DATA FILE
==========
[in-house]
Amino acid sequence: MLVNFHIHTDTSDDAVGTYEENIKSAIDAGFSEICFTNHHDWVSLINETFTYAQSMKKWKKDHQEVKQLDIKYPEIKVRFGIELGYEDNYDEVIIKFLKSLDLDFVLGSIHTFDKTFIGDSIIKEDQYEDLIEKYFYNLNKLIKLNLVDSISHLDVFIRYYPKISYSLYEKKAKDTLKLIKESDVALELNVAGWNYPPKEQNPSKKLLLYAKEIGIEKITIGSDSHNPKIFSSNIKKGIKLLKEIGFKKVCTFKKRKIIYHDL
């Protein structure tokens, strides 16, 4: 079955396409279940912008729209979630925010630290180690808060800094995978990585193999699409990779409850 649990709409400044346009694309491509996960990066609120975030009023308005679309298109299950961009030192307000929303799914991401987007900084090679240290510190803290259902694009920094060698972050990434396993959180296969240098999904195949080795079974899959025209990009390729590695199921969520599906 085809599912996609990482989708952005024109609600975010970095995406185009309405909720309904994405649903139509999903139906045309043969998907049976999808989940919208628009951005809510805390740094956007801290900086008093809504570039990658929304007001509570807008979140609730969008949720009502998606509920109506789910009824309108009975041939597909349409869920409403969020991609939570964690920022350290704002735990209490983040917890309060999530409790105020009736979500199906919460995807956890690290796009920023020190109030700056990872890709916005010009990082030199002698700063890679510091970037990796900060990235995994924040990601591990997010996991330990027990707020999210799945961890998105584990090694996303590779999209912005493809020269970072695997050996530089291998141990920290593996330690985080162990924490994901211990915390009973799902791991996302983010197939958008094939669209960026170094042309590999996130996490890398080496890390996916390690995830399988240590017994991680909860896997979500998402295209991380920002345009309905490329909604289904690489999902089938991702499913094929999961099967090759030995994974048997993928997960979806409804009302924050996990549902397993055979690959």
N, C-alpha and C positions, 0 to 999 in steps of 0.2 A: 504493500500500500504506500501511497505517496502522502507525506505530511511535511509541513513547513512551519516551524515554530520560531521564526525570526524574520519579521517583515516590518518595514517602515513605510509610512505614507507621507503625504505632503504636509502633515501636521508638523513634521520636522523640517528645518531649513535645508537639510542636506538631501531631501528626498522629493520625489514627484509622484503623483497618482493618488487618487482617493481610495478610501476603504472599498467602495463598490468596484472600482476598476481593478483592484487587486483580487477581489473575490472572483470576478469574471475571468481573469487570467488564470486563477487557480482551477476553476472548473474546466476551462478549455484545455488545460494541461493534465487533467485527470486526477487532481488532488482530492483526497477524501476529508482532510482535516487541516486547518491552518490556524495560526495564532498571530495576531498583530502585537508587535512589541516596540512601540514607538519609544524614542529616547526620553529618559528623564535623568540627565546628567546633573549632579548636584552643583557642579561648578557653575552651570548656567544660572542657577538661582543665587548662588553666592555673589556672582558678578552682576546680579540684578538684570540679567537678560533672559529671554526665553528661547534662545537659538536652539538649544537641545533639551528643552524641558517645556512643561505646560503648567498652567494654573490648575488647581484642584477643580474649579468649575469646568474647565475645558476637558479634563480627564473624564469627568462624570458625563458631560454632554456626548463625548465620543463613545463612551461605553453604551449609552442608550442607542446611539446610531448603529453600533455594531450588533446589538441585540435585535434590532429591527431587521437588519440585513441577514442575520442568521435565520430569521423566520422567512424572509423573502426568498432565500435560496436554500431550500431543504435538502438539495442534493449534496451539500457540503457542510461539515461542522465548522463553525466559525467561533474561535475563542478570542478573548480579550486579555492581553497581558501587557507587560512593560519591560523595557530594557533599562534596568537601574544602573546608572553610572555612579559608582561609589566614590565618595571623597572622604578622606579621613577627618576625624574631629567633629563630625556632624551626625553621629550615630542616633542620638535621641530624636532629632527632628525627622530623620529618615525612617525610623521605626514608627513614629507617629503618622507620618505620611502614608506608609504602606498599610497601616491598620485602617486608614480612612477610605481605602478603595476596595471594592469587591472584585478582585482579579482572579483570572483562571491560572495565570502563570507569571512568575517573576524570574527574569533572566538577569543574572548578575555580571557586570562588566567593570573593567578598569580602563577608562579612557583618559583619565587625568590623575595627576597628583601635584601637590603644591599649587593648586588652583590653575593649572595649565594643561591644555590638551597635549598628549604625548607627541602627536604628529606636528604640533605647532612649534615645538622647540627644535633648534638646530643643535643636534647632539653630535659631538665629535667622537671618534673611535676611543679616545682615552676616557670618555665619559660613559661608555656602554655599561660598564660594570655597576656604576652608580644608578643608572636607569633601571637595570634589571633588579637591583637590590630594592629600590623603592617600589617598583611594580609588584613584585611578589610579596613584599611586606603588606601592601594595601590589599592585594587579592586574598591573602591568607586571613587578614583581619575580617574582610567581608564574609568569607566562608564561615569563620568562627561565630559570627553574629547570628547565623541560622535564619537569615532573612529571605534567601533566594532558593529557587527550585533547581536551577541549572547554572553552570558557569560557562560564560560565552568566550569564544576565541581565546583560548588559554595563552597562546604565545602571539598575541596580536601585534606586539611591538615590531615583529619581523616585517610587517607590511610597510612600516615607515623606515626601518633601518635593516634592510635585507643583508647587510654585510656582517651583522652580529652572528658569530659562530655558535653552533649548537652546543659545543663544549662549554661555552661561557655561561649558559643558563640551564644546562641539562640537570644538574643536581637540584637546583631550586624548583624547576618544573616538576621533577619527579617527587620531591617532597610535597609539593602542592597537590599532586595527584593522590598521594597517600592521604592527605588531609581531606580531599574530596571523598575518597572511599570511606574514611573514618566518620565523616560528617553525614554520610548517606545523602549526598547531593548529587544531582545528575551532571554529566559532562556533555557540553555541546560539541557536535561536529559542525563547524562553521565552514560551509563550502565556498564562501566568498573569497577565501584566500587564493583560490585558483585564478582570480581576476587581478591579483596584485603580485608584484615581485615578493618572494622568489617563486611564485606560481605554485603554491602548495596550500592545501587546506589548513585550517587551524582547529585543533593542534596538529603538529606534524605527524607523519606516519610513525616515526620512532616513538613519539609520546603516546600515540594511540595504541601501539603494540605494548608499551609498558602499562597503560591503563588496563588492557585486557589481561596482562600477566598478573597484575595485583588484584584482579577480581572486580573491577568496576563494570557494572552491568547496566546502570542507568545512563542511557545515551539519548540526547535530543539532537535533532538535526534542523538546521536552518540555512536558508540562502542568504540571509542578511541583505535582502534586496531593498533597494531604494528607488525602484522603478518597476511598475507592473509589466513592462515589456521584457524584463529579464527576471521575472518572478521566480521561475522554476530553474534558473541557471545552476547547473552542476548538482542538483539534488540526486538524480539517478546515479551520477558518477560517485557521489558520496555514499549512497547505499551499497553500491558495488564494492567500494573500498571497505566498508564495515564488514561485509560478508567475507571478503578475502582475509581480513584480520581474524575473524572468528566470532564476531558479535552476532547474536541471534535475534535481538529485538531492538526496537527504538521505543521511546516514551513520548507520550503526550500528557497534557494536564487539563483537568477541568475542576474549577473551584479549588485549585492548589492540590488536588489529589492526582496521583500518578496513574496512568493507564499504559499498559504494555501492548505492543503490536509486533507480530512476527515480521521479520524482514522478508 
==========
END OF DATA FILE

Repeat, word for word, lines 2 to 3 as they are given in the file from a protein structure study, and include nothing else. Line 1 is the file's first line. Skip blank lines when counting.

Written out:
Amino acid sequence: MLVNFHIHTDTSDDAVGTYEENIKSAIDAGFSEICFTNHHDWVSLINETFTYAQSMKKWKKDHQEVKQLDIKYPEIKVRFGIELGYEDNYDEVIIKFLKSLDLDFVLGSIHTFDKTFIGDSIIKEDQYEDLIEKYFYNLNKLIKLNLVDSISHLDVFIRYYPKISYSLYEKKAKDTLKLIKESDVALELNVAGWNYPPKEQNPSKKLLLYAKEIGIEKITIGSDSHNPKIFSSNIKKGIKLLKEIGFKKVCTFKKRKIIYHDL
């Protein structure tokens, strides 16, 4: 079955396409279940912008729209979630925010630290180690808060800094995978990585193999699409990779409850 649990709409400044346009694309491509996960990066609120975030009023308005679309298109299950961009030192307000929303799914991401987007900084090679240290510190803290259902694009920094060698972050990434396993959180296969240098999904195949080795079974899959025209990009390729590695199921969520599906 085809599912996609990482989708952005024109609600975010970095995406185009309405909720309904994405649903139509999903139906045309043969998907049976999808989940919208628009951005809510805390740094956007801290900086008093809504570039990658929304007001509570807008979140609730969008949720009502998606509920109506789910009824309108009975041939597909349409869920409403969020991609939570964690920022350290704002735990209490983040917890309060999530409790105020009736979500199906919460995807956890690290796009920023020190109030700056990872890709916005010009990082030199002698700063890679510091970037990796900060990235995994924040990601591990997010996991330990027990707020999210799945961890998105584990090694996303590779999209912005493809020269970072695997050996530089291998141990920290593996330690985080162990924490994901211990915390009973799902791991996302983010197939958008094939669209960026170094042309590999996130996490890398080496890390996916390690995830399988240590017994991680909860896997979500998402295209991380920002345009309905490329909604289904690489999902089938991702499913094929999961099967090759030995994974048997993928997960979806409804009302924050996990549902397993055979690959």